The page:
Legionaries of Christ. And so it was. After finishing his
degree in psychology, he participated in a summer of vocational
discernment and entered the novitiate in Cheshire, CT in the
United States. That was the moment when the question about
the vocation became even more insistent in me: “Could I
also have a vocation? Why not give God a chance?”
year after his entrance into the seminary, in December of
1991, my brother invited me to be with him for
some days in the novitiate for Christmas. It was in
those two weeks that God gave the final stroke to
the question of the vocation question. Almost without realizing it,
I already had the answer to my questions. There I
found what I had been looking for without knowing it.
I was simply impressed with the experience of life in
the novitiate: I got along well with the novices, who
were only a little older than me. I was impressed
by the happiness with which they lived their vocation, and
by their charity toward me. I was happy playing soccer
with them, eating and talking with them, praying with them.
Today I know that it was the Holy Spirit who
was discreetly showing me the way. At that time all
I knew was that I was having an extraordinarily good
time, without being able to explain why. All of the
elements that I normally needed to “have a good time”
were missing; but the fact is that I was happy
in that environment and that I grew in the conviction
that if I wanted to be happy in life, I
had to be generous.
Upon returning to Mexico, it was
just a question of persevering in the decision. I still
had two years of prep school to finish, which I
lived from then on in a state of constant struggle:
on the one hand, I had the desire of being
generous with God with the vocation, but on the other
hand it was difficult to leave everything behind, especially my
own plans, to follow the call. I am very grateful
to Father Ricardo Sada, LC, who so patiently helped me
to mature the decision.
A Path of Blessings and Battles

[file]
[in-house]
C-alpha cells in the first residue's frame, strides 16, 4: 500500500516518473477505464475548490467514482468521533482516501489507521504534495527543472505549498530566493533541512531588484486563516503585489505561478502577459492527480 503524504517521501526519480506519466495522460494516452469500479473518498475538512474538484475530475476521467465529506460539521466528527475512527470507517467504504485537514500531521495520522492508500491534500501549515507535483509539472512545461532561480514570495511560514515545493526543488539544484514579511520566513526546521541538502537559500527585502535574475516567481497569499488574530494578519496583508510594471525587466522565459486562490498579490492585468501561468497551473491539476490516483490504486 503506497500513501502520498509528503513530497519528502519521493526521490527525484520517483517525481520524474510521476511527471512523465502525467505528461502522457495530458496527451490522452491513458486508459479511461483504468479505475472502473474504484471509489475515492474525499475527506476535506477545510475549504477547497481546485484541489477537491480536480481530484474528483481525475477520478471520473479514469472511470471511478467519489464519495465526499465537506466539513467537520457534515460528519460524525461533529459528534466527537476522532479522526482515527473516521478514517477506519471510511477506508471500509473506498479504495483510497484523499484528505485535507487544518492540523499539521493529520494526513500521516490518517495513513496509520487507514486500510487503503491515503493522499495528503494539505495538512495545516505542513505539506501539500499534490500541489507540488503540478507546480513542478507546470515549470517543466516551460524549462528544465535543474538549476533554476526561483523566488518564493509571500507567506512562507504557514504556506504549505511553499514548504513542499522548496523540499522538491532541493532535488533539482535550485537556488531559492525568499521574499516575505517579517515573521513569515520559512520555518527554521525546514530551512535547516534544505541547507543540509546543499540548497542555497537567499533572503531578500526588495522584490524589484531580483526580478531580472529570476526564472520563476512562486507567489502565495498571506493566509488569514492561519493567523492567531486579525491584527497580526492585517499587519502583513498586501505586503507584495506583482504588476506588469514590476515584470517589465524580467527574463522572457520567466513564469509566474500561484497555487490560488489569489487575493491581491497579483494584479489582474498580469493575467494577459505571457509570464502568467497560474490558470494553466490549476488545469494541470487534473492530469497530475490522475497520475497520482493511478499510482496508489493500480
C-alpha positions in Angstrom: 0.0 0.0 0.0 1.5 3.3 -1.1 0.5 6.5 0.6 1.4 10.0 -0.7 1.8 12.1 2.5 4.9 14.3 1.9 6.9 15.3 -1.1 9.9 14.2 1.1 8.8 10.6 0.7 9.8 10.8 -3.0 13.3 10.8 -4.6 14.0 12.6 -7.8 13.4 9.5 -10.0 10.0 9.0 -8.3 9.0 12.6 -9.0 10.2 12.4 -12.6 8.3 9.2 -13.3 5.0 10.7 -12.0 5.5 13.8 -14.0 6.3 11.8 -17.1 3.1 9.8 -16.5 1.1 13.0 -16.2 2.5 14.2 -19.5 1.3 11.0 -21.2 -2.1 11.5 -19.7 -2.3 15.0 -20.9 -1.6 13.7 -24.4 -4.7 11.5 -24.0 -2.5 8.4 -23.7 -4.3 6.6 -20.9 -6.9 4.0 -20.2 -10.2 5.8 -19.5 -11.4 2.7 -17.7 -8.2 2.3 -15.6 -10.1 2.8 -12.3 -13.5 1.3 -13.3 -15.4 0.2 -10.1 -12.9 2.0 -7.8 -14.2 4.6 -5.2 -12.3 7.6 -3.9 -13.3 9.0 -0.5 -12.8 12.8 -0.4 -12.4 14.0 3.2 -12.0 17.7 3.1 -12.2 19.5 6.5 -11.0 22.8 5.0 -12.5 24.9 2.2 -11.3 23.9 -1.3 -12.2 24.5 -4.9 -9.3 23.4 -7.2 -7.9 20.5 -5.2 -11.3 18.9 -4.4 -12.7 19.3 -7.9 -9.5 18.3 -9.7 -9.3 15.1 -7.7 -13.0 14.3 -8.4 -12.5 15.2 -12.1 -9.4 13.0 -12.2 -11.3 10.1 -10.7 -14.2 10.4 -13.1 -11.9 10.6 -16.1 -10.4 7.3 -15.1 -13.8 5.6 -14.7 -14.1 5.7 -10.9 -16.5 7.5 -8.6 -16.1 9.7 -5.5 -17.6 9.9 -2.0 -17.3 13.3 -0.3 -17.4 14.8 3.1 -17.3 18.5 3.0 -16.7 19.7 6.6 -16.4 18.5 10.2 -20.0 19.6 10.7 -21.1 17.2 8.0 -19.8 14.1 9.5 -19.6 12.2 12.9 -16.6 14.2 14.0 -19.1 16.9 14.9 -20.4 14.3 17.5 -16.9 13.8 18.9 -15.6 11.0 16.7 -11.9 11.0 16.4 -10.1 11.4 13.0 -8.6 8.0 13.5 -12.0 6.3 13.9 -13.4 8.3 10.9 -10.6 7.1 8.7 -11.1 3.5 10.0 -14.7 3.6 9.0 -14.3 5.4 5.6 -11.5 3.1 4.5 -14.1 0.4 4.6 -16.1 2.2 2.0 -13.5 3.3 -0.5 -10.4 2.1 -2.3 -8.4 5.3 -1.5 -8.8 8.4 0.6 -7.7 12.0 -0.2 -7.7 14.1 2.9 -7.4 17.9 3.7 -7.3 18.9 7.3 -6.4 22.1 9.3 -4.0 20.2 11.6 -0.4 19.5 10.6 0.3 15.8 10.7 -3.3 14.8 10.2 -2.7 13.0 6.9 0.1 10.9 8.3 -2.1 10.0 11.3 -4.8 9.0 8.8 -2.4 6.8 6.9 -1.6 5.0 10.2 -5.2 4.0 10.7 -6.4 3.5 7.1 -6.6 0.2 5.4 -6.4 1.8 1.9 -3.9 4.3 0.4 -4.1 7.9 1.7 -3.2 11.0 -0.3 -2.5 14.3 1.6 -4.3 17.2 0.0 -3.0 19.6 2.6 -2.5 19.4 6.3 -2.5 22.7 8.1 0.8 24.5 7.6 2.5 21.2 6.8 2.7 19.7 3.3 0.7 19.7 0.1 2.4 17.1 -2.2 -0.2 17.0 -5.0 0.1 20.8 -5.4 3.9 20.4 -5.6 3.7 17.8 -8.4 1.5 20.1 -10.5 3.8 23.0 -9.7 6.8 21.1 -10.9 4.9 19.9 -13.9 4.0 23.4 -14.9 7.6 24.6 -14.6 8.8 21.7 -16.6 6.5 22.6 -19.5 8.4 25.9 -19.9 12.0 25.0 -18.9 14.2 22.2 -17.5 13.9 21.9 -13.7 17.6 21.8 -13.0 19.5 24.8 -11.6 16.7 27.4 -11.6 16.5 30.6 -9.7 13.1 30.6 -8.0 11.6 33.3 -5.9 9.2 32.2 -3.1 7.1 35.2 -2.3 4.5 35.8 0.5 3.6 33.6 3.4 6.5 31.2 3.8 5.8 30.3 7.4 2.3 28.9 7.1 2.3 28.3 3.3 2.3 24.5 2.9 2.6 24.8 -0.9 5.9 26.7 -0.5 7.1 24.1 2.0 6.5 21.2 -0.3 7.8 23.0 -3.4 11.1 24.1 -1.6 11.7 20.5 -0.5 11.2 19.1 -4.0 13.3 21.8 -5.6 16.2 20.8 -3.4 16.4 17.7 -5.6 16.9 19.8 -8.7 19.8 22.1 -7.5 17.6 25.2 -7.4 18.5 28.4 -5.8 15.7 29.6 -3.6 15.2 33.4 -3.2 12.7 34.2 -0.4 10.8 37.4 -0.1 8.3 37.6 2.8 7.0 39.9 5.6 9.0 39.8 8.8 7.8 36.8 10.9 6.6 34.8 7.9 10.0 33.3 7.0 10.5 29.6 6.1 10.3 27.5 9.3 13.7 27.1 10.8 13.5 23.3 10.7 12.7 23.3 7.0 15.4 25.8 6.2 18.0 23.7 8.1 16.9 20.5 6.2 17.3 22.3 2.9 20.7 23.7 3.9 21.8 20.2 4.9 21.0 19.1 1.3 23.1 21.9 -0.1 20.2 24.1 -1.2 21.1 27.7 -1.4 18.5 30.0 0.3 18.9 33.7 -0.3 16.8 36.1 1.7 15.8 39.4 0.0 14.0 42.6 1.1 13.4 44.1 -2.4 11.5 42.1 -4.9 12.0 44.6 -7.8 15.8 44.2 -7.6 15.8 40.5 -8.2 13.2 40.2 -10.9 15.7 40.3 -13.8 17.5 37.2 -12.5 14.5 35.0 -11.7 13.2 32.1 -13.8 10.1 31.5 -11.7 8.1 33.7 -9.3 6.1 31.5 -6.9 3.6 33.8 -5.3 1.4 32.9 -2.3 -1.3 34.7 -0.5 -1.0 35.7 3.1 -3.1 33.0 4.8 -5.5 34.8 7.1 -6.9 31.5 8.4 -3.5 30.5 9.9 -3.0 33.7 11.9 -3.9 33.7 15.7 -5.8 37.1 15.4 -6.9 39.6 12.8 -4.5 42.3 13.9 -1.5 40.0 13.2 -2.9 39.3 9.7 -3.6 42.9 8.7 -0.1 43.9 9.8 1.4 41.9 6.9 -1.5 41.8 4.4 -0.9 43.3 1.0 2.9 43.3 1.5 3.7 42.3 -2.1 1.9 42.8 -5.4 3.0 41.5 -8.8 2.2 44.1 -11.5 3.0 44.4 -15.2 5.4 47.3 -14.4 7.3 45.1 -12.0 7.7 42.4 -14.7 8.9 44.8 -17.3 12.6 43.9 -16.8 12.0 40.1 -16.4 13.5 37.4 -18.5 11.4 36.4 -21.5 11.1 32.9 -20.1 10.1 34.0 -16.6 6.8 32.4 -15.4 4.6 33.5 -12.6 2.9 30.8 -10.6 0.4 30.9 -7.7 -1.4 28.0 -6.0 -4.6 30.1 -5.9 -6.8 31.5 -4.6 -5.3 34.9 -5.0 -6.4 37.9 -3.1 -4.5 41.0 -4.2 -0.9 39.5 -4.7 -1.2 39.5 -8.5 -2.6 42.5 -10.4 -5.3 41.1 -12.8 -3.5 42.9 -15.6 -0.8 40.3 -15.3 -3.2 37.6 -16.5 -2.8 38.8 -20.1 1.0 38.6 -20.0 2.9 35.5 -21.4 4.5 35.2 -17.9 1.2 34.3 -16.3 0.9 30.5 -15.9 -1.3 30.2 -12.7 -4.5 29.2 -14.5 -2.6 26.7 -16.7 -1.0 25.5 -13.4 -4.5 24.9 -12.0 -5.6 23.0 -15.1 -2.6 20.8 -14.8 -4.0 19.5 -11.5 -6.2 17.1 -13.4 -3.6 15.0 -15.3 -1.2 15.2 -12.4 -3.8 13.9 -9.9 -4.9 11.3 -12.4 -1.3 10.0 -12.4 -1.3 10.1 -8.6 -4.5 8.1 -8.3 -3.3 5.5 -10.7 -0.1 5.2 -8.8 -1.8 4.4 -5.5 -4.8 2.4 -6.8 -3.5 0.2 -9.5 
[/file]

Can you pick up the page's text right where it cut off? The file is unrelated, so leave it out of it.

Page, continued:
Many years have gone by since I decided to participate
in that summer of vocational discernment. I have had to
overcome many difficulties. But with the grace of God, little
by little I was maturing in that initial restlessness, which
has led me to understand that the vocation is always
God’s initiative, that he was the one who invited me
to participate in the greatest gift a person can receive:
the priesthood, this configuration with his Son, Jesus Christ. The
kind hand of God has led me onward, and now
the initial restlessness has become a certainty based on faith
that my life has a sense of transcendence, of eternity,
and that only by fulfilling God’s will can we find
our happiness and complete fulfillment. Much prayer, reflection, sacrifice, and
the patient guidance of my superiors have been necessary to
So, there were no extraordinary signs or miracles.
I discovered the vocation deep in my soul, where God
calls us to follow him. It is an interior voice
that discreetly invites, but always leaves space for our freedom.
Whoever decides to be generous, whoever leaves space for God,
even in the most ordinary things, will find the happiness
that only he can give.
Father Francisco Elizalde was born in
San Luis Potosí, Mexico, on November 13, 1973. He is
the youngest of six children from the marriage of Manuel
Elizalde and Imelda Martínez. He entered the novitiate of the
Legion of Christ in September of 1993 in Cheshire, CT
and completed his humanistic studies there. He then went on
to Rome to study his license in philosophy and his
bachelor’s degree in theology in the Pontifical Athenaeum Regina Apostolorum.
He has worked as a formator of students of the